In the Islamic tradition, accountability, justice, trust and consultation are four important elements of leadership. In the same tradition, there is consensus on the two most important qualities required to make an ideal leader, mental strength or courage of conviction and trustworthiness, the latter would require the leader not to deceive his or her people and to retain their trust as ‘Amanah’. There is no scope for double speak or hedging, as is often resorted to by many present day political leaders in the garb of expediency and being practical in the so called real world, to dodge criticism for diversion from the promises made.
Chanakya, the powerful Prime Minister of the Maurya dynasty in 3rd century B.C and author of Arthshastra has listed seven pillars of leadership, namely, Swami (leader himself), Amatya (minister), Janpada (country and the citizens), Durg (Fort), Kosha (treasury), Dand (Army) and Mitra (the Ally). In present day context, these would mean the leader, ministers or officials with him or her, the people who have elected him or her, the territory he or she is in charge, infrastructure, finance, team work and consultants or mentors, respectively. So, a leader of the government must take care of the seven pillars of leadership and above all to first make an assessment of himself or herself as the leader to consider whether he or she has the mental and moral strength, the resilience and the determination to deliver to the level of trust reposed in him or her by those who elected him or her.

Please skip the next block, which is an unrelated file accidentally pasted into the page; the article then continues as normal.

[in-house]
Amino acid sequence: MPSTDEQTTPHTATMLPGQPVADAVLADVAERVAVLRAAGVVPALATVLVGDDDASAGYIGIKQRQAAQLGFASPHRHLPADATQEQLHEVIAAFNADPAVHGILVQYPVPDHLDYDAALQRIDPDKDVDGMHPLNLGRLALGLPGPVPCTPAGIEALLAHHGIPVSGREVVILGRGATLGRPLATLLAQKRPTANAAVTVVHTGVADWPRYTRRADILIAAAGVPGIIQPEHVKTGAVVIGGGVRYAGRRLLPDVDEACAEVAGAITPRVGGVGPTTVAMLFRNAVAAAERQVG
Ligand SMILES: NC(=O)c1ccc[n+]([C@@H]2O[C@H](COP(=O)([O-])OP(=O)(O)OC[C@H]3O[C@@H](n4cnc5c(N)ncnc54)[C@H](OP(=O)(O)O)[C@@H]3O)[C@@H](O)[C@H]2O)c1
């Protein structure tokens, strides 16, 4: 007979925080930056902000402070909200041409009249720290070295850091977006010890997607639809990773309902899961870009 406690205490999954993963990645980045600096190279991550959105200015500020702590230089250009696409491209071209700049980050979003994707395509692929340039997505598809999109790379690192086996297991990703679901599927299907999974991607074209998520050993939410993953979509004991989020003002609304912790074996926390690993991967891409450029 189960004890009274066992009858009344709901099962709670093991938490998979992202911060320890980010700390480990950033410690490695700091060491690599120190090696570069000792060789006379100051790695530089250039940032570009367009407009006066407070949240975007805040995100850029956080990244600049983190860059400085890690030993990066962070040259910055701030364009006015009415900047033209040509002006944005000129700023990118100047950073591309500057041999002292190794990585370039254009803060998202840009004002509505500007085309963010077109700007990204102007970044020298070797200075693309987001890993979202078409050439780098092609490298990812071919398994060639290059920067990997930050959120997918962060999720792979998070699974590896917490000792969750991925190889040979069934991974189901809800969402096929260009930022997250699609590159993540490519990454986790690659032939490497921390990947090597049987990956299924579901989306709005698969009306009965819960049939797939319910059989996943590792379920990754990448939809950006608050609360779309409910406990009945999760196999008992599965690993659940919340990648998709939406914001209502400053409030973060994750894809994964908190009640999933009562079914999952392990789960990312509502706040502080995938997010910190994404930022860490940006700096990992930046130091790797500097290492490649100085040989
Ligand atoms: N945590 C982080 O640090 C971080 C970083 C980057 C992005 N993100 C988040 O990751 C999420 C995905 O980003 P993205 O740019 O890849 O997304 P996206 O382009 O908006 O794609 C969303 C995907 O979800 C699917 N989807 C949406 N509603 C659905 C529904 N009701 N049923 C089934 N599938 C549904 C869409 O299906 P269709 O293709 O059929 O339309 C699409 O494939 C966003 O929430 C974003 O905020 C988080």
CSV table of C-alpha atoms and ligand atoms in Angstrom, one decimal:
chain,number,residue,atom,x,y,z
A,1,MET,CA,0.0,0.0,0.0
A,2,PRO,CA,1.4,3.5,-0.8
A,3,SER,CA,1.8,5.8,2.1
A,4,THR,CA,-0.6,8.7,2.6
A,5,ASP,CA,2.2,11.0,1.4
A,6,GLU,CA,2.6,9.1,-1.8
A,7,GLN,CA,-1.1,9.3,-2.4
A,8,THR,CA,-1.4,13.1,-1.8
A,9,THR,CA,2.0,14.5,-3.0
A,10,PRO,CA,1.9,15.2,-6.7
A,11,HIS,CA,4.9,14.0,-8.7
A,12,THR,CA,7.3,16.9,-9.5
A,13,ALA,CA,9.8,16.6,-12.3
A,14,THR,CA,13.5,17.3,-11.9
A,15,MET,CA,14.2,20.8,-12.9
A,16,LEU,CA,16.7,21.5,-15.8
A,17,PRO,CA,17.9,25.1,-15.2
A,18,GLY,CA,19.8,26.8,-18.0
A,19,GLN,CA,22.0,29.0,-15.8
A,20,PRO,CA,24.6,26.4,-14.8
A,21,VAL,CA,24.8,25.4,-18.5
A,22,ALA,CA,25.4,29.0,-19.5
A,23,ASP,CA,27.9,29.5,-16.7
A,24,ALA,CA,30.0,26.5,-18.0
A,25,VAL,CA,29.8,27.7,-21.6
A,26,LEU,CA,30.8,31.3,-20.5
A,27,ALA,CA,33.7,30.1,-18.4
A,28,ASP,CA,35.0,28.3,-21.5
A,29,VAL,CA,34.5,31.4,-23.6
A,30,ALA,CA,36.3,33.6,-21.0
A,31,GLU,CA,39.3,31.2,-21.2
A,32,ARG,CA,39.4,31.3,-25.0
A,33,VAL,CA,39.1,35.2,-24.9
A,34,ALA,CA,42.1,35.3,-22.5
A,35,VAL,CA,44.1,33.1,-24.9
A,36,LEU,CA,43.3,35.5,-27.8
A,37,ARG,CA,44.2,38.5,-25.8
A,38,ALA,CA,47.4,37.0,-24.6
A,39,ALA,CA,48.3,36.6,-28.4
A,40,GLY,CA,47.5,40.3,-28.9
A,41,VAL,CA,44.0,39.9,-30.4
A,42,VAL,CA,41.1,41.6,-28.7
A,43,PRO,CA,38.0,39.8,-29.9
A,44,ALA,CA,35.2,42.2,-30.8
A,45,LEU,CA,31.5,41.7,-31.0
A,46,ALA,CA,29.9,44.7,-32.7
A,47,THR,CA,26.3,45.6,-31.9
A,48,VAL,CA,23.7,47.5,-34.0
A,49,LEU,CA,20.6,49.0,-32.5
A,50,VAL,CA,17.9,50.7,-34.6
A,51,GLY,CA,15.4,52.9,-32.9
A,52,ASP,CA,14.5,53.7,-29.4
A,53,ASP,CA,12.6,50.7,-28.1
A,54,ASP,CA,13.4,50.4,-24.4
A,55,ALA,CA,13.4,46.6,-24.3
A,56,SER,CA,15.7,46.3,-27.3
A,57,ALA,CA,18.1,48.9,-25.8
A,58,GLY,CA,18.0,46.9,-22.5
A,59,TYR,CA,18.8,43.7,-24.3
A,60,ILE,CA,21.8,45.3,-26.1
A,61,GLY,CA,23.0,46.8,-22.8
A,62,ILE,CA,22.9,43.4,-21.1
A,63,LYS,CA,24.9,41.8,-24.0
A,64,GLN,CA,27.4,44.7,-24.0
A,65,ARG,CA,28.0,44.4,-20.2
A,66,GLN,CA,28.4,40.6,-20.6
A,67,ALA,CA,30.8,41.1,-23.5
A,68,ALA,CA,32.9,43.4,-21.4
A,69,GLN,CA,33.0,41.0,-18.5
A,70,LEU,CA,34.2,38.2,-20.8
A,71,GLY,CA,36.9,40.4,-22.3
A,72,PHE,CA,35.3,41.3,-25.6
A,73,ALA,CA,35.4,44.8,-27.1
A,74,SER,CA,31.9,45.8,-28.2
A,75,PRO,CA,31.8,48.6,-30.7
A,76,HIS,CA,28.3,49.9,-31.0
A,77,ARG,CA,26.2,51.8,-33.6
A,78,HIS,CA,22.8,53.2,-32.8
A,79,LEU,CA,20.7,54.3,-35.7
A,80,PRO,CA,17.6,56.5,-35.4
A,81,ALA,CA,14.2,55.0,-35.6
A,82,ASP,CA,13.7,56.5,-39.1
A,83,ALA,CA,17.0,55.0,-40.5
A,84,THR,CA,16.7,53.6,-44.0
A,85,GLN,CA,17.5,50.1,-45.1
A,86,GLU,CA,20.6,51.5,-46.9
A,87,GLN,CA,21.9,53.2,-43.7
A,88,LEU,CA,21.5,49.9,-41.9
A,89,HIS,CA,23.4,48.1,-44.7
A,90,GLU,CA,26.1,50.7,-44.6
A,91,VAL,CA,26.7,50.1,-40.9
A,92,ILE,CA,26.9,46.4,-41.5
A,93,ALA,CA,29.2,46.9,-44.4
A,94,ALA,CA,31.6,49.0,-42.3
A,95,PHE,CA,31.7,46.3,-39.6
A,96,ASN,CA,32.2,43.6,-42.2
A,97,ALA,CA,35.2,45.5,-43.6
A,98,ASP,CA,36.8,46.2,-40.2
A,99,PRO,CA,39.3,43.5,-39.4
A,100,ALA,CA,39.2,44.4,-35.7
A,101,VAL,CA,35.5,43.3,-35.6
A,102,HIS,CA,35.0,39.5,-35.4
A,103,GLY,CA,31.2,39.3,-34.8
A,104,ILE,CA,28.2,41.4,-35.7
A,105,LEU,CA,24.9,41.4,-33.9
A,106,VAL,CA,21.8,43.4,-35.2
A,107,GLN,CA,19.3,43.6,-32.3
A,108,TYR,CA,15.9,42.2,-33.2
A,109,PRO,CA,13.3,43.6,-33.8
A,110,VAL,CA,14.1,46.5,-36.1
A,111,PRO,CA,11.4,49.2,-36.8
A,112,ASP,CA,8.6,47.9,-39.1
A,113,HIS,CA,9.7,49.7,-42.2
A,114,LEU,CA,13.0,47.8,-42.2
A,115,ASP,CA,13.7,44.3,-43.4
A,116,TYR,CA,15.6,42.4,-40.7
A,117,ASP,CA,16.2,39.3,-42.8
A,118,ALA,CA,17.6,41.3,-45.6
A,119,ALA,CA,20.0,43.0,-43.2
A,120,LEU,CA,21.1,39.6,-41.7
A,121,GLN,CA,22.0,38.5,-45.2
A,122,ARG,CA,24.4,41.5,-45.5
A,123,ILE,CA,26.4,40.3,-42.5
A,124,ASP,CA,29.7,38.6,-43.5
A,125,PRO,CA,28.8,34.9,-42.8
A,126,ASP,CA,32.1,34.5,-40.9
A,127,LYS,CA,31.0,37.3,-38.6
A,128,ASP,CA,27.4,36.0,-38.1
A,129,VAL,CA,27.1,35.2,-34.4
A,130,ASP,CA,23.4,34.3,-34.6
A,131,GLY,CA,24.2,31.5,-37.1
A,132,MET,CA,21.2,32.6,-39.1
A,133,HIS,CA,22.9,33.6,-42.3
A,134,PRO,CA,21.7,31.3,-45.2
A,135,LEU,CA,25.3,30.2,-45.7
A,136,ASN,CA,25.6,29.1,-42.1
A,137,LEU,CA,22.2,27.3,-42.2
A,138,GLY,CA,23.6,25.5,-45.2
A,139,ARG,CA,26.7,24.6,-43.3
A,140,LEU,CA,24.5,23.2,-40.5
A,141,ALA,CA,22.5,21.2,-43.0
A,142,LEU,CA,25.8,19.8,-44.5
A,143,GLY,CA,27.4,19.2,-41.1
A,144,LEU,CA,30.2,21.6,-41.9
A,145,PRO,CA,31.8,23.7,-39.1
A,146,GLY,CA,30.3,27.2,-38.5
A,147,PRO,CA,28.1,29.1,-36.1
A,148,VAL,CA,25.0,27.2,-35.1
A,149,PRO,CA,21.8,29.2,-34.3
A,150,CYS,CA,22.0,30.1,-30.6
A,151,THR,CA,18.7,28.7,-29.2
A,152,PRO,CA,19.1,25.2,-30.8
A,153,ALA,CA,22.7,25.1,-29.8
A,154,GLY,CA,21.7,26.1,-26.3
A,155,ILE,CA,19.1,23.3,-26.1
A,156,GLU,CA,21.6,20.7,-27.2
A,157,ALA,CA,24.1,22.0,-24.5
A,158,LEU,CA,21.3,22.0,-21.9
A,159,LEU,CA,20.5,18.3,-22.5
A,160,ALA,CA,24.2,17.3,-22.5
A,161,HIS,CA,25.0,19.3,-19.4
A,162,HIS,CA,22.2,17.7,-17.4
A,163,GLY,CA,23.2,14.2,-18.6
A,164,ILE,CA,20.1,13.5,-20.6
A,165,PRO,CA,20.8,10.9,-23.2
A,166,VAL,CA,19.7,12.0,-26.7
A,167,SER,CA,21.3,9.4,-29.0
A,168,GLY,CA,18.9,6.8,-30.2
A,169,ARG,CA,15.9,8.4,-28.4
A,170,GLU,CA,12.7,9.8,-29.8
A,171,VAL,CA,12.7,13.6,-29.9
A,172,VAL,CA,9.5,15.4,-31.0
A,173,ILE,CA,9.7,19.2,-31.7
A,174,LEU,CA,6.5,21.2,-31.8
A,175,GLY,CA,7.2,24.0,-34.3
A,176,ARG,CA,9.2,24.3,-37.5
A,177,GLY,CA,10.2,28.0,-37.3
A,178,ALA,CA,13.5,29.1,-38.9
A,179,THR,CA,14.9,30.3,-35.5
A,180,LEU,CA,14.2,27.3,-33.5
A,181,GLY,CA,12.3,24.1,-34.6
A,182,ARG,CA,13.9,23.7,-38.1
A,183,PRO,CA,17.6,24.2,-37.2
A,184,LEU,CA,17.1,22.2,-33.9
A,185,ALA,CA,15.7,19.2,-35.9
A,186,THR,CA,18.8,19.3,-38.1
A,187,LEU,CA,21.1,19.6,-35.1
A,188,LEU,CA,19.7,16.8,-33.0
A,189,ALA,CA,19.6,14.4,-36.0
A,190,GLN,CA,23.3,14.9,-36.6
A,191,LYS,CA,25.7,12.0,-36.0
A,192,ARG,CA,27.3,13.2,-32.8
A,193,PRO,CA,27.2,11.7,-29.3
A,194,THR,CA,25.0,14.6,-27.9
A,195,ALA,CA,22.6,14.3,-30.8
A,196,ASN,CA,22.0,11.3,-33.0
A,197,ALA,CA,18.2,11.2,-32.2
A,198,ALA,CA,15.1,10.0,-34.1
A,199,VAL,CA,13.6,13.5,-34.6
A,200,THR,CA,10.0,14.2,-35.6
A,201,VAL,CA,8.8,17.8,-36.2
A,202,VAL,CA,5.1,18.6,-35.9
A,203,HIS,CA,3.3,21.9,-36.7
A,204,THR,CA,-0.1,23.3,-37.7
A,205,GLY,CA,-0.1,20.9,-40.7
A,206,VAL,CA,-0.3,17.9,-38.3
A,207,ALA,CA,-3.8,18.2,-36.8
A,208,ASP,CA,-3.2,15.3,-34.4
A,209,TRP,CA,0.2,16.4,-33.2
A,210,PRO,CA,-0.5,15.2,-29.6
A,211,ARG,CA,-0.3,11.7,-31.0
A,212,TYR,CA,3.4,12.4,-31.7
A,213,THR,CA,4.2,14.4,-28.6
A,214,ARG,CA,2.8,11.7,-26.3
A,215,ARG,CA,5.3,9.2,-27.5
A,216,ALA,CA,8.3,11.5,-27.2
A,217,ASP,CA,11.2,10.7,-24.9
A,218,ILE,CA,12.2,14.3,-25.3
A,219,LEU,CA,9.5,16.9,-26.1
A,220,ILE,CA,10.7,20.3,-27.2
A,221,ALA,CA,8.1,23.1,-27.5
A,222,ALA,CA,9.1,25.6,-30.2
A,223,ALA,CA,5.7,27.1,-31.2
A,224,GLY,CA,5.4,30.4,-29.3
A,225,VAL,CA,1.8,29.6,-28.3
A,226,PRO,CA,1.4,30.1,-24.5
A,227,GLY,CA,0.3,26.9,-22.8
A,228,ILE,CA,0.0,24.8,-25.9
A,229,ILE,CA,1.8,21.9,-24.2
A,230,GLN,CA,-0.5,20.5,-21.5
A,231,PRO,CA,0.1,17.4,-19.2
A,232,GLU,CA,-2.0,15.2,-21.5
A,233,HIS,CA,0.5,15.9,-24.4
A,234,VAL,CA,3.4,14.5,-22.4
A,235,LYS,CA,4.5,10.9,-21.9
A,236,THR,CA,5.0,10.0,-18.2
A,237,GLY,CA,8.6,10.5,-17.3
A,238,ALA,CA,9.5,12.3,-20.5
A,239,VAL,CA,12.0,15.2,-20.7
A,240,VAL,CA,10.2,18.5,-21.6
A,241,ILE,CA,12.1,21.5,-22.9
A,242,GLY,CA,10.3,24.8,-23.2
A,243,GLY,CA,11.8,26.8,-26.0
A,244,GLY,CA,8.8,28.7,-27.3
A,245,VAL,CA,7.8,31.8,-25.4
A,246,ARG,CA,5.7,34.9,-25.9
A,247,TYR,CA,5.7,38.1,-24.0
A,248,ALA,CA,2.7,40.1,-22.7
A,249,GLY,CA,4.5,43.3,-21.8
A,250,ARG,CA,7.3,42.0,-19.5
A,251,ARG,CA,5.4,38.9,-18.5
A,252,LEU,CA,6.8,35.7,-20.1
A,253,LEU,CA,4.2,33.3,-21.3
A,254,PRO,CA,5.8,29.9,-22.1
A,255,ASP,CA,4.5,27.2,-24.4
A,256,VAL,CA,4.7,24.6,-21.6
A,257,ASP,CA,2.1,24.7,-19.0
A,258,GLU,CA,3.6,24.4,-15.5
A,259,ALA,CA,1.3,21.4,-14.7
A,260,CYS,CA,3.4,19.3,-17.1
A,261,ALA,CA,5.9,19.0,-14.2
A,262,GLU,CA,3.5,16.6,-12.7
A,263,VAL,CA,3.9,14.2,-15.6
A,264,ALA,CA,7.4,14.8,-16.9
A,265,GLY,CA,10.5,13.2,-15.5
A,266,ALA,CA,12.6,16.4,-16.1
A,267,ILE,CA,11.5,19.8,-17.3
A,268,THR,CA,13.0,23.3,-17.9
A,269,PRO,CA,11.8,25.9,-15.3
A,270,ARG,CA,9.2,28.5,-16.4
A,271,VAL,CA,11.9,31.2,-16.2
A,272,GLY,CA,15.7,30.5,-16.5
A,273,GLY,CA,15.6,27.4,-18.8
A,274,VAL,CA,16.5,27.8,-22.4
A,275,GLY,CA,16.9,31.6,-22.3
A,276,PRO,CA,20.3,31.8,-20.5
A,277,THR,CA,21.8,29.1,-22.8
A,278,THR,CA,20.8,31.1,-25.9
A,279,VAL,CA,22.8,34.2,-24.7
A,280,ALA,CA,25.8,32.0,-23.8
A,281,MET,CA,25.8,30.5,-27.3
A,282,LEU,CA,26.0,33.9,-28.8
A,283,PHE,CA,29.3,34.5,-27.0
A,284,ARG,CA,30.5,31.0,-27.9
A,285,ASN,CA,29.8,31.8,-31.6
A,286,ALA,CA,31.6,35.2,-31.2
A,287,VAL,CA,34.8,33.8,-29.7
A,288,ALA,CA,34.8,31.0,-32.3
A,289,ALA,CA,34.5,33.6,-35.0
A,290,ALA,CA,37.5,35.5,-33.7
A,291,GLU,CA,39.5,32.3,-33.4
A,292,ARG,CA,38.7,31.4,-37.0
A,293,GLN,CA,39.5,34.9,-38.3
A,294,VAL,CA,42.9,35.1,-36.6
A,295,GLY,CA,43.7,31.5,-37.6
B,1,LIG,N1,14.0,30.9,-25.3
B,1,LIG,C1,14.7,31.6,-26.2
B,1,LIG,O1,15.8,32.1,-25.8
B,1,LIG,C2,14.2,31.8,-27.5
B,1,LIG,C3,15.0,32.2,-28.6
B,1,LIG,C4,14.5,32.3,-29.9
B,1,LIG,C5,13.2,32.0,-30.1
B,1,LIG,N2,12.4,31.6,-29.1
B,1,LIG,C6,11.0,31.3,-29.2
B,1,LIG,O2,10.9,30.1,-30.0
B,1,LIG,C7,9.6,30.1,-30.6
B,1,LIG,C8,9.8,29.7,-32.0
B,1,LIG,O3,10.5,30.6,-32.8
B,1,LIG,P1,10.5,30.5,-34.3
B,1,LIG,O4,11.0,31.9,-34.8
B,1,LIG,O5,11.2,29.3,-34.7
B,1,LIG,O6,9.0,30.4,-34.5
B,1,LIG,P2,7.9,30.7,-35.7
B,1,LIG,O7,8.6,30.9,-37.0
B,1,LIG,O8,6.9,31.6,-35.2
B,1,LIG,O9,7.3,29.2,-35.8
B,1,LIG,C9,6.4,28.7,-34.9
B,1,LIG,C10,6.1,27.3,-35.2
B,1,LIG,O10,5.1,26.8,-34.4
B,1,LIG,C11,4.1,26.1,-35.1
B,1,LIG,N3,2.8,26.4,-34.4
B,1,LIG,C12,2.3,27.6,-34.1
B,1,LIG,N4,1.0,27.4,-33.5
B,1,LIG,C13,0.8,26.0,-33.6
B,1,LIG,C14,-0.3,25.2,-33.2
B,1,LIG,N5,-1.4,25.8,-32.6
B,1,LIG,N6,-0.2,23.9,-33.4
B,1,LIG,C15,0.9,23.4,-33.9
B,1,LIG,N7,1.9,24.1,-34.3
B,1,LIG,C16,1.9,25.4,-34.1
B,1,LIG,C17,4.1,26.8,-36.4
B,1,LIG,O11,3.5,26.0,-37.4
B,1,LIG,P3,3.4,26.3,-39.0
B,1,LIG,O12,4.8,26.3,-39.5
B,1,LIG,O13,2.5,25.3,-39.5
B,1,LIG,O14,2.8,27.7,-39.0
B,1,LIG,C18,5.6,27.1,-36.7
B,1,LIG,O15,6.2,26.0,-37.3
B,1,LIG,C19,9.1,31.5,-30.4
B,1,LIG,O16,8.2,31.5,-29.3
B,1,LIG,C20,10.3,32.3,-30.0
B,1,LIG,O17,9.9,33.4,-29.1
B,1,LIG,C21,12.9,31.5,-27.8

An old quote which says, ‘the best way to judge the intelligence of the leader is by looking at the men around him’, attributed to R.H.Grant, a Canadian politician who lived in the nineteenth and twentieth centuries. This quote indicates how important it is for the leader to have a team that delivers honestly and works hard for the people they are meant to serve.
Our future leaders must be men and women of honour, intelligent, well educated, sensitive, hard working, of character and above all trustworthy. Enough of double speak and duplicity, enough of practicality and expediency, because that is not being fair to the people who, once they repose trust, have no option of recall till the next election. The only option they have is to bear it all which has often been the case in our times.
In his beautiful book titled ‘The Principles of Leadership’ by Dr Yusuf bin Uthman Al-Huzaim, an Arab scholar and professional, he lists the problems of leadership within the Arab world as weakness of faith, ignorance, corruption (betrayal) and authoritarianism (tyranny). Our future leaders need to steer clear of similar problems in their own domain to achieve goodness and greatness for their people and the country. They should enter the leadership portals, if they have to, to serve the people and not to serve themselves or their own.
(Khurshid Ahmed Ganai is a retired IAS officer of erstwhile J&K cadre and former Advisor to the Governor)